UnNews:Yanukovych: "Yuschenko iz t3h ghey"

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3 April 2007

Teh Ghey

"OMFG! Teh Perzidnet iz t3h ghey!"

KIEV, Ukraine -- Ukraine's Prime Minister Viktor Yanukovych has called the president's decision to dissolve parliament "t3h ghey." Mr Yanukovych spoke to members of his voting fraud-ridden parliament before addressing thousands of his right-wing, Russian supporters in central Kiev. Members of parliament are also refusing to obey adorable President Viktor Yushchenko's order to prepare for a snap election. The pro-Democracy president accuses his pro-Putin rival of trying to usurp power by increasing his parliamentary majority through lies and trickery.

Yushchenko, who claims to know exactly where Fayed is, met Yanukovych in his office, but failed to gain his agreement to implement the decree ordering an early poll on 27 May. The prime minister's supporters have urged the constitutional court to rule on whether the president's action was legal. Yushchenko's supporters have been called to demonstrate in the capital, with the stand-off echoing the 2004 Orange Revolution which swept him to power.

The European Commission called for all parties to seek a "peaceful solution" to the dispute, and when asked for comment, responded, "In Former Soviet Russia, Parliament dissolves YOU!!". Yanukovych calls this "pussy talk" and openly advocated "digging up Stalin and having him revitalize Ukraine again through the glories of collectivization."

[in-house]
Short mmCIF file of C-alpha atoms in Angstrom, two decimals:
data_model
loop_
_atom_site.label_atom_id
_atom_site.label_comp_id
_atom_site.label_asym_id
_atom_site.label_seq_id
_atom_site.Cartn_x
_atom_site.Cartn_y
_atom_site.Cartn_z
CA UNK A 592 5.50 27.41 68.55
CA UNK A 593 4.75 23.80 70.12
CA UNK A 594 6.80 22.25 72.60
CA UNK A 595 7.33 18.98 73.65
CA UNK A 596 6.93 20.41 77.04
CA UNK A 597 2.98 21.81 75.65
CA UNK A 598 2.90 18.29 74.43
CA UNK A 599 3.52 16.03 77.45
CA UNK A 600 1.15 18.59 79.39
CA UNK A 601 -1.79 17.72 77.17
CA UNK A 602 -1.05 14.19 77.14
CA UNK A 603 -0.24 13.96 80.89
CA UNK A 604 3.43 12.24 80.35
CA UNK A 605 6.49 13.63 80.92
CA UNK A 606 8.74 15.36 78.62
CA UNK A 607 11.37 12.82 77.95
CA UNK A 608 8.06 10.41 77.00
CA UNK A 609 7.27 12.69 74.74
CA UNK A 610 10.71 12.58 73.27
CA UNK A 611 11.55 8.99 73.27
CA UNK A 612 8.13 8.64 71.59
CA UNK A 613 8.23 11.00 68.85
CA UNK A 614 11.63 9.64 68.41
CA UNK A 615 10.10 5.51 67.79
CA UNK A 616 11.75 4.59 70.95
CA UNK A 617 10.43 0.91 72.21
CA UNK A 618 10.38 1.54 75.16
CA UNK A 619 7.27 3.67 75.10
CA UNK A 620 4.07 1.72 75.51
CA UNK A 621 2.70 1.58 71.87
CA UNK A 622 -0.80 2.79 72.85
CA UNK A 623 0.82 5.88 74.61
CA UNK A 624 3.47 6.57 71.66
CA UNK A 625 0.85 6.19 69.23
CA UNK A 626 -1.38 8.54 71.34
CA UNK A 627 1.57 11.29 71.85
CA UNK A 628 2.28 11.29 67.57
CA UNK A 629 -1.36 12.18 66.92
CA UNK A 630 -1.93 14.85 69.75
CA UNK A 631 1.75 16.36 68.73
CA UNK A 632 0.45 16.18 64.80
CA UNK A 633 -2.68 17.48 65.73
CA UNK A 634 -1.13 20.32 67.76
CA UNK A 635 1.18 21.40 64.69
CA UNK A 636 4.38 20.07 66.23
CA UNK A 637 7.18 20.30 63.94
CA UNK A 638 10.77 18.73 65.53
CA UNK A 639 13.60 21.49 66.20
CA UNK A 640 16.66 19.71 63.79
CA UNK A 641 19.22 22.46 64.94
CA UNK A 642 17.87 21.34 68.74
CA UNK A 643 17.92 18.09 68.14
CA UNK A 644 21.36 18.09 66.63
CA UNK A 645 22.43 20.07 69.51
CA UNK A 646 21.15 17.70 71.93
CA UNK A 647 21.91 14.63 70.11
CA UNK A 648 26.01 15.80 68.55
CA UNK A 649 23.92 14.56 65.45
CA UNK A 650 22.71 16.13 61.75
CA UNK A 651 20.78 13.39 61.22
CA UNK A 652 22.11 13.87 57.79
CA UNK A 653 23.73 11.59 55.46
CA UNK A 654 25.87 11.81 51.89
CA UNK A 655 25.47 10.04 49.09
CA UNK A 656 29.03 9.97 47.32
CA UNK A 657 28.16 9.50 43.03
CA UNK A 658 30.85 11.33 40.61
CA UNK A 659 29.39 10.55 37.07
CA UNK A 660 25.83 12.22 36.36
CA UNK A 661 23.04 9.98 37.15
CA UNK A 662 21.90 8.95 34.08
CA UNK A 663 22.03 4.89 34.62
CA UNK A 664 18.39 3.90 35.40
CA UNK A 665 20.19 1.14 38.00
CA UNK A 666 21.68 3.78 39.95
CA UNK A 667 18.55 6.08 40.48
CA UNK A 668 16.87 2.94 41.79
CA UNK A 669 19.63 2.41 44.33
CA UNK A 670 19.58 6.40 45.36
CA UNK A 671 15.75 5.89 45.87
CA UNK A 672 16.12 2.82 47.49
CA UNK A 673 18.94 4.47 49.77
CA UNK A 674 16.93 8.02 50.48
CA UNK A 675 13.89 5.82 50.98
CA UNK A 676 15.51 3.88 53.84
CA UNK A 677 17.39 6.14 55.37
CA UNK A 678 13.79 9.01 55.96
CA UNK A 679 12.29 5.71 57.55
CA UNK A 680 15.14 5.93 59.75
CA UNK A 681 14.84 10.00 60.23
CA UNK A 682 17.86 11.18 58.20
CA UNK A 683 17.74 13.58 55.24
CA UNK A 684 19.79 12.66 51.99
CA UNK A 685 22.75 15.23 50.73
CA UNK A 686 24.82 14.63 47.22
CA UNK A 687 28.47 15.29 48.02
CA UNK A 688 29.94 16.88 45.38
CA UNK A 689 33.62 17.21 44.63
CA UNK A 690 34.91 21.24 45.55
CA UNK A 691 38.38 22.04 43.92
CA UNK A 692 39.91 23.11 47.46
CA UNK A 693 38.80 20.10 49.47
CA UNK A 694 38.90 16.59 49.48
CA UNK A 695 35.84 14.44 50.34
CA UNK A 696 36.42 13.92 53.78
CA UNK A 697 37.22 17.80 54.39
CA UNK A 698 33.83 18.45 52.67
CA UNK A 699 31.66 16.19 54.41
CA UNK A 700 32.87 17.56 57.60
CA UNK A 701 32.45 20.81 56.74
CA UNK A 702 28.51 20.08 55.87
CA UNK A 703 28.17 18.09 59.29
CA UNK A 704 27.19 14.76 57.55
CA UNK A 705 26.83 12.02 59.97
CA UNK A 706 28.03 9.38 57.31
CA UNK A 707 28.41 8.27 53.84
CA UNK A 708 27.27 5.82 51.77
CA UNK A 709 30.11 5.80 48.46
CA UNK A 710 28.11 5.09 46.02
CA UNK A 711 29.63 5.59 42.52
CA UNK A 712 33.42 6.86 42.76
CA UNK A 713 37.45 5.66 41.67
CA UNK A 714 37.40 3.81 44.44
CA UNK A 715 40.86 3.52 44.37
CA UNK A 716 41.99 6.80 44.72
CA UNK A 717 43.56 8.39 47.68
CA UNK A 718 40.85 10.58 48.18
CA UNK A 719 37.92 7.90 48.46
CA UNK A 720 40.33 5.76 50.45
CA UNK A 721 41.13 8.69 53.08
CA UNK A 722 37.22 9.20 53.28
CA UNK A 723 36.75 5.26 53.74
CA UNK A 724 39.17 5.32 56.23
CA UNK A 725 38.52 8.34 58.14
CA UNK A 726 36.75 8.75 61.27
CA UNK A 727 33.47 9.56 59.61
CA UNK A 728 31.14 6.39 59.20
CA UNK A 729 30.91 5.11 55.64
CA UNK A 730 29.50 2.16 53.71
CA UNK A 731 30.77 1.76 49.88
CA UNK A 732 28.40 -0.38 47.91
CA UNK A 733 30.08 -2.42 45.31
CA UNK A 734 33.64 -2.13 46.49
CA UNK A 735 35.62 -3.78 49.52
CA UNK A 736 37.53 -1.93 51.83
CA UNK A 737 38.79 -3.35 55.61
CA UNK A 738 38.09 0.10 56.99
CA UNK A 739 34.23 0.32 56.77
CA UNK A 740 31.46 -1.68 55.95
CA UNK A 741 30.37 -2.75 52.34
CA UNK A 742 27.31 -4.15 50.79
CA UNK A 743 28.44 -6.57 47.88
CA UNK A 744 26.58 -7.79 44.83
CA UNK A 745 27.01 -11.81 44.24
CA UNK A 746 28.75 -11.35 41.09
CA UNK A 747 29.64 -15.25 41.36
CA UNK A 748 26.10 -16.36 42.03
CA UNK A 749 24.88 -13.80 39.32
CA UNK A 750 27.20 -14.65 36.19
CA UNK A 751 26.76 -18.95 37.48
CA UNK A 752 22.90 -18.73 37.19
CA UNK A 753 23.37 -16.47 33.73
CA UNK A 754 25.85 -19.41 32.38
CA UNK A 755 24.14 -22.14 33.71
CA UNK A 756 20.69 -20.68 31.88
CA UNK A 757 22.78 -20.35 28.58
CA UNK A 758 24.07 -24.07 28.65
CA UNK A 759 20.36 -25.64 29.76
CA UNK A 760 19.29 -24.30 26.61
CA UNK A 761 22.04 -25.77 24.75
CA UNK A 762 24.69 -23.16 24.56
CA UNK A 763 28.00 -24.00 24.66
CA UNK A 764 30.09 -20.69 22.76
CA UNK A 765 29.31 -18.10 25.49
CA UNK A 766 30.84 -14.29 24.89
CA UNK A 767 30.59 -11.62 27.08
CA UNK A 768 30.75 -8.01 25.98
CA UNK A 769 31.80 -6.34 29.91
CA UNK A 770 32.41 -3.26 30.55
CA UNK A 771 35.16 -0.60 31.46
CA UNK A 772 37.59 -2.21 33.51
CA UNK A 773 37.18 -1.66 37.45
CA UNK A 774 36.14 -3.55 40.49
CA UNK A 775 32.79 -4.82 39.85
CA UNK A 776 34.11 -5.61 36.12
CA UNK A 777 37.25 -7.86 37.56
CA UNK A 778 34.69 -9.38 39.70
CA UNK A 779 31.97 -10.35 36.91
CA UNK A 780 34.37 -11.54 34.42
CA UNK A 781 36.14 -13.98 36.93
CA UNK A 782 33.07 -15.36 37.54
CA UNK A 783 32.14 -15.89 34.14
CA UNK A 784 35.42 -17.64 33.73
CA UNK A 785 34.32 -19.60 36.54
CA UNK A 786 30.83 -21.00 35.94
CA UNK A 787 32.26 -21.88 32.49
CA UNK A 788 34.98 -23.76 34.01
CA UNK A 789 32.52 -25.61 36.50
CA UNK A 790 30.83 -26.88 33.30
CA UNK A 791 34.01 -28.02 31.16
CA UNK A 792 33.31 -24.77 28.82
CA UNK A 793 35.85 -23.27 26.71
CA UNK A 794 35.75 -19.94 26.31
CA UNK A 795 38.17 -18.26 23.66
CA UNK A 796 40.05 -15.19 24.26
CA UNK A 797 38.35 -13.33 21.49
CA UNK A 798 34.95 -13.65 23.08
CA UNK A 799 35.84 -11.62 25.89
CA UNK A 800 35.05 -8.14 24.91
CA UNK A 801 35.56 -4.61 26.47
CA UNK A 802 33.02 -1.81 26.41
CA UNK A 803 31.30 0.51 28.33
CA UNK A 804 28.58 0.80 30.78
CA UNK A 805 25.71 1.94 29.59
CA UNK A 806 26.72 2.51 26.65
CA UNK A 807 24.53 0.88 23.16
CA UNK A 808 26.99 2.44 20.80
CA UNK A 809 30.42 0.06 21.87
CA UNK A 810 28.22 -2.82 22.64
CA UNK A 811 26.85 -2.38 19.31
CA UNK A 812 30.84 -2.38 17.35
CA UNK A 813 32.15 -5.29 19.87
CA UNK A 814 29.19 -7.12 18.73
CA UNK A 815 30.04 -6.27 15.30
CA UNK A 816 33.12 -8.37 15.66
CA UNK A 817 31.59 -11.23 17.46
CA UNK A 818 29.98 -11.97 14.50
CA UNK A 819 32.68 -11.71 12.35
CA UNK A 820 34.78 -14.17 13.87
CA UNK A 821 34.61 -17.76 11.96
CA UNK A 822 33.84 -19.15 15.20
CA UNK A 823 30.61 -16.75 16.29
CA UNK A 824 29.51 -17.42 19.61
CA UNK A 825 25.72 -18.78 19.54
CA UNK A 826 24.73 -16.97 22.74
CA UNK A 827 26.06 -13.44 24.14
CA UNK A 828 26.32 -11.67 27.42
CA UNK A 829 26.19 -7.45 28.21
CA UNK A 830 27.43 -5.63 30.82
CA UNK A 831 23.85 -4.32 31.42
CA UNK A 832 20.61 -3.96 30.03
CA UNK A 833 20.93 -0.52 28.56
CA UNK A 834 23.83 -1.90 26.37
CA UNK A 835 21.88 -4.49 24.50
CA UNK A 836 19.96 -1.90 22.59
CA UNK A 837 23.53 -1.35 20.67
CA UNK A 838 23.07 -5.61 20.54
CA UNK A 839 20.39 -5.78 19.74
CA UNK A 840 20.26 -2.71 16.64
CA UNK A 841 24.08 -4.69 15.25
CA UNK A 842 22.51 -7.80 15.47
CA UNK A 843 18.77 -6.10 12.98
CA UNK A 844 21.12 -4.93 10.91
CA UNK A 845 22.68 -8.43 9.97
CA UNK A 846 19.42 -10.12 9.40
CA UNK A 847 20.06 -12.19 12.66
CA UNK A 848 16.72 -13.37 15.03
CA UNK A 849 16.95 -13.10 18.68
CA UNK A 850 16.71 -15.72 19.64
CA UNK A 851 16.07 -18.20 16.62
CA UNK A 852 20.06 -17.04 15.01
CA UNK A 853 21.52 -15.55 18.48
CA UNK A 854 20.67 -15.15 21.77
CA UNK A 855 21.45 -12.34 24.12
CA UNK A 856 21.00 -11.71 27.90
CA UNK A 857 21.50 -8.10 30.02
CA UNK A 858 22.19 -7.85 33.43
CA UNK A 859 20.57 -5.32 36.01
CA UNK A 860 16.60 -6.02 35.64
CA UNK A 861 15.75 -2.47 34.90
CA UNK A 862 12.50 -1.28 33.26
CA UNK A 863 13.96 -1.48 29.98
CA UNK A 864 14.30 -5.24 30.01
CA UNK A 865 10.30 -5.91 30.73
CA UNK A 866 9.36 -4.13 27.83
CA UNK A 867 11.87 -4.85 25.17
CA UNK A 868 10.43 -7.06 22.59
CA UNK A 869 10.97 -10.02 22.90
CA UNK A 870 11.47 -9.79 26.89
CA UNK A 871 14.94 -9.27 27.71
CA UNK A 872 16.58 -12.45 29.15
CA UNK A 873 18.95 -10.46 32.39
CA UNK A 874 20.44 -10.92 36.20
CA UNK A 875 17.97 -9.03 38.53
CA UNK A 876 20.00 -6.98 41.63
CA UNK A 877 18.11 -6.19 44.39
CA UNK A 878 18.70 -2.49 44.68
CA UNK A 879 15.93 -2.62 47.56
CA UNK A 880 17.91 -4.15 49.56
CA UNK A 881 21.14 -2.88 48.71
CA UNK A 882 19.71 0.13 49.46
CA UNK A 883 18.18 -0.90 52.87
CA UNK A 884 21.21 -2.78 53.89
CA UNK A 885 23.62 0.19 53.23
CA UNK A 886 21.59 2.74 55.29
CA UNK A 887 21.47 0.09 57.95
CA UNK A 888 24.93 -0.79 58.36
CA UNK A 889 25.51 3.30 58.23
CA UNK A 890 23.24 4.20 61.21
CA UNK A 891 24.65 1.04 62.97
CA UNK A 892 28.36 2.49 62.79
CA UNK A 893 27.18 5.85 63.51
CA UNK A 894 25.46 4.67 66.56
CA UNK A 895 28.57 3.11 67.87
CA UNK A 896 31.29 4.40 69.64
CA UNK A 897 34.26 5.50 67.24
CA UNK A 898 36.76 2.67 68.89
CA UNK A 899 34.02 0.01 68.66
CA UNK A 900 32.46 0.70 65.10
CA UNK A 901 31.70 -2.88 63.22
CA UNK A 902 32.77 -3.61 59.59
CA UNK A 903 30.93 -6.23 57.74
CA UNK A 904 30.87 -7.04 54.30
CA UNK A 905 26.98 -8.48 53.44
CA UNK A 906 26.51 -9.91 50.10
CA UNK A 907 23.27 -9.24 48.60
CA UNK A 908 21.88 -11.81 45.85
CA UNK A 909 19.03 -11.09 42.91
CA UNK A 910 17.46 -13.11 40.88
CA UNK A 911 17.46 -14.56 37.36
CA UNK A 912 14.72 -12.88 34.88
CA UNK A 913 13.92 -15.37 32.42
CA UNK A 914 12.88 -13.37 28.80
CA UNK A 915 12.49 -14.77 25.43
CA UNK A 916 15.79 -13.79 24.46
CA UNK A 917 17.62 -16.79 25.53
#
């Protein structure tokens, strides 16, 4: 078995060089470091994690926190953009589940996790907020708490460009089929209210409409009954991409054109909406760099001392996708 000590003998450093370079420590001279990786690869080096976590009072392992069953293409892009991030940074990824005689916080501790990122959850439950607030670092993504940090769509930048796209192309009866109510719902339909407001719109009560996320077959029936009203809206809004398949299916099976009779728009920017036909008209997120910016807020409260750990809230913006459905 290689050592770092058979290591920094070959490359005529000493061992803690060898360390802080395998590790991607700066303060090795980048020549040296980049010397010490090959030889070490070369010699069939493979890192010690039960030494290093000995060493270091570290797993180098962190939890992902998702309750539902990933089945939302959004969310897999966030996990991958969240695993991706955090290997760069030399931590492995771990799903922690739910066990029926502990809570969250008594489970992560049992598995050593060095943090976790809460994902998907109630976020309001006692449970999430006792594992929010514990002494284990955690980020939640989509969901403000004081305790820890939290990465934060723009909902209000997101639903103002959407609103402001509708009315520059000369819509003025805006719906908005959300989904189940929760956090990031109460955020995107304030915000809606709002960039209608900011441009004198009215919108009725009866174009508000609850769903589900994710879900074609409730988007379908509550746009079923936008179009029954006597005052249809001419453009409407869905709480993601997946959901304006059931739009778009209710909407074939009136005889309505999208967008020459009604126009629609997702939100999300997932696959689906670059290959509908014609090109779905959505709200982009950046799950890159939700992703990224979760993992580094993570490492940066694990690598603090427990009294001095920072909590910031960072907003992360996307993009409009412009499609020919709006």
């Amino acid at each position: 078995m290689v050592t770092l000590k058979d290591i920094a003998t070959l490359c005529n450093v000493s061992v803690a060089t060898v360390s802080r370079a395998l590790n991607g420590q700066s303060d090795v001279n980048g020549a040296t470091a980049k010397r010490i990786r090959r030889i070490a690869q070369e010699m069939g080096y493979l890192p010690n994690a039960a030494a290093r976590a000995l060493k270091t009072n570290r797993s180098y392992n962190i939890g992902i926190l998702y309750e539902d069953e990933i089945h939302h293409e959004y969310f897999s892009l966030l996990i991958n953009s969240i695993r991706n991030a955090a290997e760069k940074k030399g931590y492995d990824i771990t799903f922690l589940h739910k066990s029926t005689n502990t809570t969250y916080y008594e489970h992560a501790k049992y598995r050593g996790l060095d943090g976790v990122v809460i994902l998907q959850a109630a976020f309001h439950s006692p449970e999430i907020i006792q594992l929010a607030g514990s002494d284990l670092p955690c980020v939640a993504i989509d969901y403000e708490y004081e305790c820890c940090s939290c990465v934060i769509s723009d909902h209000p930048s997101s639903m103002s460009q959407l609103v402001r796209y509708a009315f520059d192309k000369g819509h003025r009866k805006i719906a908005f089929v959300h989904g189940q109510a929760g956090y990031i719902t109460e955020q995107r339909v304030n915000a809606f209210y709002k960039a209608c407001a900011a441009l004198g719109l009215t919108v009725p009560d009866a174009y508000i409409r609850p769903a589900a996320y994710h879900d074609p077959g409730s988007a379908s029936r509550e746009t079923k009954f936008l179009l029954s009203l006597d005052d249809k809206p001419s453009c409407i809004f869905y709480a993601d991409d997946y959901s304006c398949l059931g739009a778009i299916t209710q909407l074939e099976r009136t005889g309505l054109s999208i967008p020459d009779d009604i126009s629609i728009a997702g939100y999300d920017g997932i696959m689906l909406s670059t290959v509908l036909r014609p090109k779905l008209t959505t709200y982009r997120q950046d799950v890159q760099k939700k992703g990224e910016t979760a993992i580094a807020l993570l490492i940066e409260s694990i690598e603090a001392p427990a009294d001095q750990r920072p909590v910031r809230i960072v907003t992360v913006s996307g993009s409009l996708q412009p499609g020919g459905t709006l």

Speaking to Party members massed outside parliament, Mr Yanukovych threatened to try to force a presidential election if Mr Yushchenko persisted with plans for a snap parliamentary poll. "He should understand that the only way out is looking for a compromise at the negotiating table," he said. "He and other Trotskyists must not be allowed to stop the revolution."

"There is still a chance to avoid the worst," Mr Yanukovych told parliament, reminding Mr Yushchenko of "the wrath of my poison" on his face.

The announcement of the new election followed seven hours of failed talks on Monday between Mr Yushchenko and parliamentary leaders. Mr Yushchenko accuses Mr Yanukovych of trying to usurp his power by illegally luring pro-Western lawmakers over to his coalition to increase his parliamentary majority. Under the constitution, only factions - not individuals - can change sides. But last month 11 lawmakers allied with Mr Yushchenko switched sides. However, like with most constitutions, the articles in it are just "suggestions," and as such can be modified "just for kicks and giggles."

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